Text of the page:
Hans Quistorff

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since Feb 25, 2012
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goat tiny house rabbit wofati chicken solar
I have home movie proof that I started in agriculture at age 3 1943.
Longbranch, WA
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Recent posts by Hans Quistorff

Joe Grand wrote:For ten years the wife say get an adjustment, it will help.
I say nothing will help old age, then I got AFIB & agree to try getting adjustments.
Now I call my Doctor Angel Hands & my wife will never let me forget she was right.
My bone structure was leaning to the left,  but you could only see it with an X-ray.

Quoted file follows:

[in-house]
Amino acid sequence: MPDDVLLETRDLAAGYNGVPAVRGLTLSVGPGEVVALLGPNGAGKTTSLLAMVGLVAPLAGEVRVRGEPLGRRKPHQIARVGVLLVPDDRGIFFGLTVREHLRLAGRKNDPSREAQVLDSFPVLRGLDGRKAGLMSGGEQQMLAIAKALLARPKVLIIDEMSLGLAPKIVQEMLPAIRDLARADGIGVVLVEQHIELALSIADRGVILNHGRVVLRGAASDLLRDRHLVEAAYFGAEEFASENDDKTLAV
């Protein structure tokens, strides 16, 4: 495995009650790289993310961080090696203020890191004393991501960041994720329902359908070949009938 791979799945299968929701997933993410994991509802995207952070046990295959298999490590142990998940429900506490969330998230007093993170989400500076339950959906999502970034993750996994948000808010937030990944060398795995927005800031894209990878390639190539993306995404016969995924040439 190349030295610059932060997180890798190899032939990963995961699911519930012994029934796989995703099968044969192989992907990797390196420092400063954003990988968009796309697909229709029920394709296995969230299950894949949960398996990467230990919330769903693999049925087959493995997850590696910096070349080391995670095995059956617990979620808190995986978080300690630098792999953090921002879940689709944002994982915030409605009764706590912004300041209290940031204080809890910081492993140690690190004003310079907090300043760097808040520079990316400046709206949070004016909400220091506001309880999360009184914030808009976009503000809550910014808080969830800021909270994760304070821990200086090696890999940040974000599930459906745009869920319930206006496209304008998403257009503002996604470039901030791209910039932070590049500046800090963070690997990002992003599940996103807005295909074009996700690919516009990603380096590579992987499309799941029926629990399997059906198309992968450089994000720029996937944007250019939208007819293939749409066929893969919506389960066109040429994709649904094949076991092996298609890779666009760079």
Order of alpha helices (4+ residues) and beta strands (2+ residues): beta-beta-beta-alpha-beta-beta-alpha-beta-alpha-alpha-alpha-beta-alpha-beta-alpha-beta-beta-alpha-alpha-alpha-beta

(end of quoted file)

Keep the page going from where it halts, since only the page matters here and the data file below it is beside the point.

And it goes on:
Now I get a adjustment weekly & am reminded that my wife was right, but I feel 100% better at 60 than 55.

At 55 I had the same problem. went to massage school and worked for a chiropractor. Now I am 80 and still working on myself.
Fallow the links in my signature if you want my help.
1 week ago
Lorinne's experience seams to match mine. One possible variation she did not mention: the OP is making a deer fence so the posts are high enough to put log across the top the gate post. It only needs to be half the diameter of the posts. With a diagonal wire brace from the top of the gate posts to the bottom of the adjacent posts it can support a heavy gate. If you wish to have the gate swing all the way back to the fence to get it out of the way mount the hinges on the side of the post that it opens. If the hinges are on the opening side of the posts the gate can swing both directions. 2 gates meeting in the middle has advantages for a wide opening.